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1st Sep


Taping for Patellar Pain

Pain stemming from the joint between the knee cap and the underlying thigh bone, the patellofemoral joint, is one of the most common problems of the knee. It is particularly common in sports, making up 14-17% of all reported sports injuries. The pain is felt in front of the knee, and often just below the knee cap, the patella. Although there may be many contributing reasons for the pain, it is believed to most often occur due to a shift in the position of the patella during movements of the knee, creating increased pressure on certain areas of the joint cartilage and its underlying bone.


There are various patellar braces available on the market, which aim at keeping the patella in a somewhat central location in its underlying groove in the femur bone, in which it runs up and down. Some of these braces have shown to have the potential to reduce patellofemoral pain.

Patellar taping has perhaps shown even better results, and compelling evidence of its effectiveness has been shown in several research studies. The most commonly used taping technique is the McConnell method.

It was previously believed that the taping worked primarily because it moved a patella which was shifted or tilted too far out to the side, in a direction towards the inside of the knee. More recent research studies have shown, however that taping more than anything reduces the amount of upward motion of the patella, and it increases the patellar cartilage contact area during motion, thereby decreasing the compression force on the cartilage and underlying bone.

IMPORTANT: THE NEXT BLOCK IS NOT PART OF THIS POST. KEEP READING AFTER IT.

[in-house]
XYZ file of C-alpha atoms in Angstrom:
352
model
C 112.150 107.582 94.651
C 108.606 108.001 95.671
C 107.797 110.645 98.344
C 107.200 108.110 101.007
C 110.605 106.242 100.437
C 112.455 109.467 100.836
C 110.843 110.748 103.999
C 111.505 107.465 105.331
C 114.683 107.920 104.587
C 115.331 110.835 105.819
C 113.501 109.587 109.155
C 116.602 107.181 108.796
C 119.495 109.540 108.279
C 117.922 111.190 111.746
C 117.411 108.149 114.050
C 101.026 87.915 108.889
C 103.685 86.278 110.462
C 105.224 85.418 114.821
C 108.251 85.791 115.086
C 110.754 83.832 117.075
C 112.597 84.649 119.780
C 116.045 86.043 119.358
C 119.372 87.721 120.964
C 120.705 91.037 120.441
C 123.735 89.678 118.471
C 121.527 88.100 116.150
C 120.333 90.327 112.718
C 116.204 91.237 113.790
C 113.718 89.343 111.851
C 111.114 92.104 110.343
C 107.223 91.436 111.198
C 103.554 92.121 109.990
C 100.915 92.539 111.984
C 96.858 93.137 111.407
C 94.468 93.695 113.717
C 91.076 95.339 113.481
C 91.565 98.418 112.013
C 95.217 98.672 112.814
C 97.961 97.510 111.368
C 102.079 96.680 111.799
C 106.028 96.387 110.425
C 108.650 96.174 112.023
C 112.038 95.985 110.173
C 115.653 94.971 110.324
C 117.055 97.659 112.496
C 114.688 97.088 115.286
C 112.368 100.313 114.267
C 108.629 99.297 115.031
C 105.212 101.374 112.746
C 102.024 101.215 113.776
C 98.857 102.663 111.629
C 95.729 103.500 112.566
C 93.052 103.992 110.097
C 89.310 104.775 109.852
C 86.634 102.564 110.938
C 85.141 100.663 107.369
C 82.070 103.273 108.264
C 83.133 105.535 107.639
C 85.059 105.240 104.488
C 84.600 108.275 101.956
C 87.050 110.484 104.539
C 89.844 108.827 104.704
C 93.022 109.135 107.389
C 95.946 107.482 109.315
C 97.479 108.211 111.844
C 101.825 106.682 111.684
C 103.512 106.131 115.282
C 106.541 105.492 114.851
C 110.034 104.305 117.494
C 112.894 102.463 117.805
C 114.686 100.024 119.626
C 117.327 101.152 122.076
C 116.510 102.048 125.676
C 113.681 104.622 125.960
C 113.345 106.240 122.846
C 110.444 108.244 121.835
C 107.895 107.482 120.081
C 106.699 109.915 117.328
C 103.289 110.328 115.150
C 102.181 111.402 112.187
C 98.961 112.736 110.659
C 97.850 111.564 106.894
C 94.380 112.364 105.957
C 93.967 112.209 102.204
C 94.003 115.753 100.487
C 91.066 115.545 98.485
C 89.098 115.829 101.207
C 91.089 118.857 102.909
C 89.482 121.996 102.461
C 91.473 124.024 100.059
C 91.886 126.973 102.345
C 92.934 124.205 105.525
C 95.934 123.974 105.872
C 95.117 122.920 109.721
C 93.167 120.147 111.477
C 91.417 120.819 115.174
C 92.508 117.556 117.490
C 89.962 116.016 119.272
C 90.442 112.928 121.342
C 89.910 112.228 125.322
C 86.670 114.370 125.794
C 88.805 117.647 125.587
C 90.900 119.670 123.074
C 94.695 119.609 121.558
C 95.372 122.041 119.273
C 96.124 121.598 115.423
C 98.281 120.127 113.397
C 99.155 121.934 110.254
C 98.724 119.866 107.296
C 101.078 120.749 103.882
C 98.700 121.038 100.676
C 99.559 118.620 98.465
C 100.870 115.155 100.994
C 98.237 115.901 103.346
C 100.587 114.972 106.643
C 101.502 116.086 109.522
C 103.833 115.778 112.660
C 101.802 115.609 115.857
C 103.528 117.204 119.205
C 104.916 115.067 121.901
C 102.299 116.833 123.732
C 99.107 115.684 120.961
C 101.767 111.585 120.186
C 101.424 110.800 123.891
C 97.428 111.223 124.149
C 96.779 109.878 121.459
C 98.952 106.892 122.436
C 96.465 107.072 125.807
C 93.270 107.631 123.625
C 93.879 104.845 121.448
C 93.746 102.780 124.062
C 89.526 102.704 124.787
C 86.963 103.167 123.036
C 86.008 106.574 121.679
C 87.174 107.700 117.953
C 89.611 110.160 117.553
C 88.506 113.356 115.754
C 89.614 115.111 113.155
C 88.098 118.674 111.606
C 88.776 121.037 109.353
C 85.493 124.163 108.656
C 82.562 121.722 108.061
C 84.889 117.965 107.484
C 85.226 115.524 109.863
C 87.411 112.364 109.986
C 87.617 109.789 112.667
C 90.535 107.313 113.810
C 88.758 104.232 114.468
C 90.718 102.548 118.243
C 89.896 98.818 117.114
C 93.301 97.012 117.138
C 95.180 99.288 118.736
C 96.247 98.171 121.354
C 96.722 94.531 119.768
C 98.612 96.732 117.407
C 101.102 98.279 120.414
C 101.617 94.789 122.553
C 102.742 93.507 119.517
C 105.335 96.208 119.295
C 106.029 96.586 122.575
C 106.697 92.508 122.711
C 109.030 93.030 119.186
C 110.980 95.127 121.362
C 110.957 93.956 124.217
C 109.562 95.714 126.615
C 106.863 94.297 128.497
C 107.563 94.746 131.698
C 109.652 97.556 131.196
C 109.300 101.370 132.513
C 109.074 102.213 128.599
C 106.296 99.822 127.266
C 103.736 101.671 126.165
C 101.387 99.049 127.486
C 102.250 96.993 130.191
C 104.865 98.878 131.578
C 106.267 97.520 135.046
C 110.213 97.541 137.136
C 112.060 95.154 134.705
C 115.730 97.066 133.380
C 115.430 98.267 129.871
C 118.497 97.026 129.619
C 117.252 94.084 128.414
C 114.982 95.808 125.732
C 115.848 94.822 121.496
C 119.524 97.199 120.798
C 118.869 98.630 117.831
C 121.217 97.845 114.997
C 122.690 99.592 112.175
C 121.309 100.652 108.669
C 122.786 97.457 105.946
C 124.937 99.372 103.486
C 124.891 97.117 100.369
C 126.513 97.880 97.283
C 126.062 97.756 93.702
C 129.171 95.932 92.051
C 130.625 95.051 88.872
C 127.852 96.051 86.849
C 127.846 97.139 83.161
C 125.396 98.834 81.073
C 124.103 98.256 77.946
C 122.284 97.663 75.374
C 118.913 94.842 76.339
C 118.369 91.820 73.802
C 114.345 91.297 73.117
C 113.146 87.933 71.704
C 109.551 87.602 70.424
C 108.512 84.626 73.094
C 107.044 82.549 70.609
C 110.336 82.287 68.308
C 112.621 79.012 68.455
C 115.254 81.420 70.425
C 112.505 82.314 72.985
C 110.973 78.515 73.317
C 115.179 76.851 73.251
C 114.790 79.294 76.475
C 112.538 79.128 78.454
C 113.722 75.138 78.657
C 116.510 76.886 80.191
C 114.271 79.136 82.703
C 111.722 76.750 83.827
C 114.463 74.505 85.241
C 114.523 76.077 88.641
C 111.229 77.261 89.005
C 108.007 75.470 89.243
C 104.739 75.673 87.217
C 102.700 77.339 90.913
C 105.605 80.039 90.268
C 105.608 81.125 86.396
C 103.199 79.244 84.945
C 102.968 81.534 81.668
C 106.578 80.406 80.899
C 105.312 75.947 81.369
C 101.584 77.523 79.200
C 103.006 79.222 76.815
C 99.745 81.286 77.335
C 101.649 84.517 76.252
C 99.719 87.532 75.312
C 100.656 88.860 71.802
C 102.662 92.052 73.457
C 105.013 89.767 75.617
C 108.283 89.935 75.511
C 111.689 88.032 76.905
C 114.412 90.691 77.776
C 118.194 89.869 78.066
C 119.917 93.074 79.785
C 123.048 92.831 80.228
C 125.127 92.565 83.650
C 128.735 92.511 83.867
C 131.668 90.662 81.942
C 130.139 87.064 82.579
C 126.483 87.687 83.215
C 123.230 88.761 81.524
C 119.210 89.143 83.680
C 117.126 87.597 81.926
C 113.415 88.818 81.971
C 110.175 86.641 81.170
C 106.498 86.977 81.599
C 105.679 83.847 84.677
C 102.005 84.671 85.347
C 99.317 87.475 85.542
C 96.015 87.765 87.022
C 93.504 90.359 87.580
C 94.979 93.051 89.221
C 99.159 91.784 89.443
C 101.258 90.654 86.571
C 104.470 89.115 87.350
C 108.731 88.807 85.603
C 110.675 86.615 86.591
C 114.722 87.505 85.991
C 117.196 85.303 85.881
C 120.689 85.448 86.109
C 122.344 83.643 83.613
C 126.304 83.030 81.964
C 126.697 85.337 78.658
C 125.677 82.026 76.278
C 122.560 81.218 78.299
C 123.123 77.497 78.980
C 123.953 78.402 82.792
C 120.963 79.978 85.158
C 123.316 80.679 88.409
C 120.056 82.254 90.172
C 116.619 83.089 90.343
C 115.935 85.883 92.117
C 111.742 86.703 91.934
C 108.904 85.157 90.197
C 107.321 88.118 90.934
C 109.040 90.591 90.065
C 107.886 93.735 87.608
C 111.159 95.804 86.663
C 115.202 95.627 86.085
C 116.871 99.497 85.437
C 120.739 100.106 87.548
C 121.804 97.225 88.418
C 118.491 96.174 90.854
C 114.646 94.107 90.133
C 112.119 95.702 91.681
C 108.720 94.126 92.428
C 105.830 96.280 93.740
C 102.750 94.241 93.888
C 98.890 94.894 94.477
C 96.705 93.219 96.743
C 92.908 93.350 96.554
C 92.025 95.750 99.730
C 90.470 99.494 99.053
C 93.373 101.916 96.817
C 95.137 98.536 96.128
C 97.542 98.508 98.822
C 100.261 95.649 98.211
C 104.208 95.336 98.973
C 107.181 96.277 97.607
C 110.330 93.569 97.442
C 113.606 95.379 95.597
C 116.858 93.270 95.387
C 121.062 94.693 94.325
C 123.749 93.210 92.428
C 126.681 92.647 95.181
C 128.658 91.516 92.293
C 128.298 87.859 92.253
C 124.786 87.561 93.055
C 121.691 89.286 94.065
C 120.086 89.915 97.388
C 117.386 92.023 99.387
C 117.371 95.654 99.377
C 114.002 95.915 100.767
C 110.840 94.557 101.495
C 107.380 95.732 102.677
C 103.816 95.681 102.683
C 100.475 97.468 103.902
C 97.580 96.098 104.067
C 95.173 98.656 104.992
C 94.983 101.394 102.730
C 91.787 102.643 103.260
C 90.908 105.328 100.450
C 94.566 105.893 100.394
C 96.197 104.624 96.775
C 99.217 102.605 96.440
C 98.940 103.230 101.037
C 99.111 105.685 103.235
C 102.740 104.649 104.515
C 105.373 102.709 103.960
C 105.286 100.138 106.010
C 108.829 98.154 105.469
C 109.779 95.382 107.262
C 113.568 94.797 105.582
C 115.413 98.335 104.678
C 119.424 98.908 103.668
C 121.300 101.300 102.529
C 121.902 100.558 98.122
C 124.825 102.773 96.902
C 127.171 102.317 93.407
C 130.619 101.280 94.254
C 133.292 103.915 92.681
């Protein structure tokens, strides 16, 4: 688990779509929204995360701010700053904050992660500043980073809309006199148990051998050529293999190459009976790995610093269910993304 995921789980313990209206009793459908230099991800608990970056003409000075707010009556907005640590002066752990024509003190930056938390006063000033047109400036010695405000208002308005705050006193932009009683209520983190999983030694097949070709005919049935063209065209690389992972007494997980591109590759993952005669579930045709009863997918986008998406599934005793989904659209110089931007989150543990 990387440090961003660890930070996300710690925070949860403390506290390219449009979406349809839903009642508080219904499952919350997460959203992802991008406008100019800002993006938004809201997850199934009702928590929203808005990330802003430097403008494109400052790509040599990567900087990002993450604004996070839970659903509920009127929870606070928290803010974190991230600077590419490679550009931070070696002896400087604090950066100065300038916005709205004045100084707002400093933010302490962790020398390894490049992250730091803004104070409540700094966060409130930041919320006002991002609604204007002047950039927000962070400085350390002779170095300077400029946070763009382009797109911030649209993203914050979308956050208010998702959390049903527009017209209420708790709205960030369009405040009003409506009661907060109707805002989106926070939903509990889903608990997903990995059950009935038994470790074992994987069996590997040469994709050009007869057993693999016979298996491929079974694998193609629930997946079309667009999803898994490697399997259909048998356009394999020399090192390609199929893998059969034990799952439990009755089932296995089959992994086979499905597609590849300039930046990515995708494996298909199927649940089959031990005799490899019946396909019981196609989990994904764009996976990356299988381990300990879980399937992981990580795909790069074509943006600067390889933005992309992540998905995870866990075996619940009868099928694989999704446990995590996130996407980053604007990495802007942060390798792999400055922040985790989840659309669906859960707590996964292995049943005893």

Taping or bracing by themselves may produce only partial and temporary pain relief. Typically specific rehabilitation exercise is necessary to achieve more substantial and long lasting results. Such exercise depends on what deficits or muscular imbalances a person presents with, but a typical program would include quadriceps (front thigh muscle) training, especially of the inside portion called the VMO, while avoiding excessive patellar cartilage compression and pain.

Many people also have hip muscle weakness, especially of hip stabilizing gluteus medius on the side of the buttocks, which creates a subtle buckling of the hip during walking, running and jumping, which in turn changes the mechanics of the patella. Specific weightbearing hip strengthening exercise is therefore important to include for many people with patellofemoral pain.


Another contributing factor for some people is a foot which overpronates, or flattens excessively during walking and running. This may lead to excessive rotation of the lower leg and thigh as the knee bends and straightens, again affecting the patellar movements. These people may be helped by getting custom orthotics for their feet, or if the pronation is not severe, an off the shelf shoe insert (or support molded to the foot in a shoe store) may suffice.

A combination of some or all of these measures usually helps people with patellofemoral pain return to activities and sports with less knee pain.

Best wishes for continued good health,


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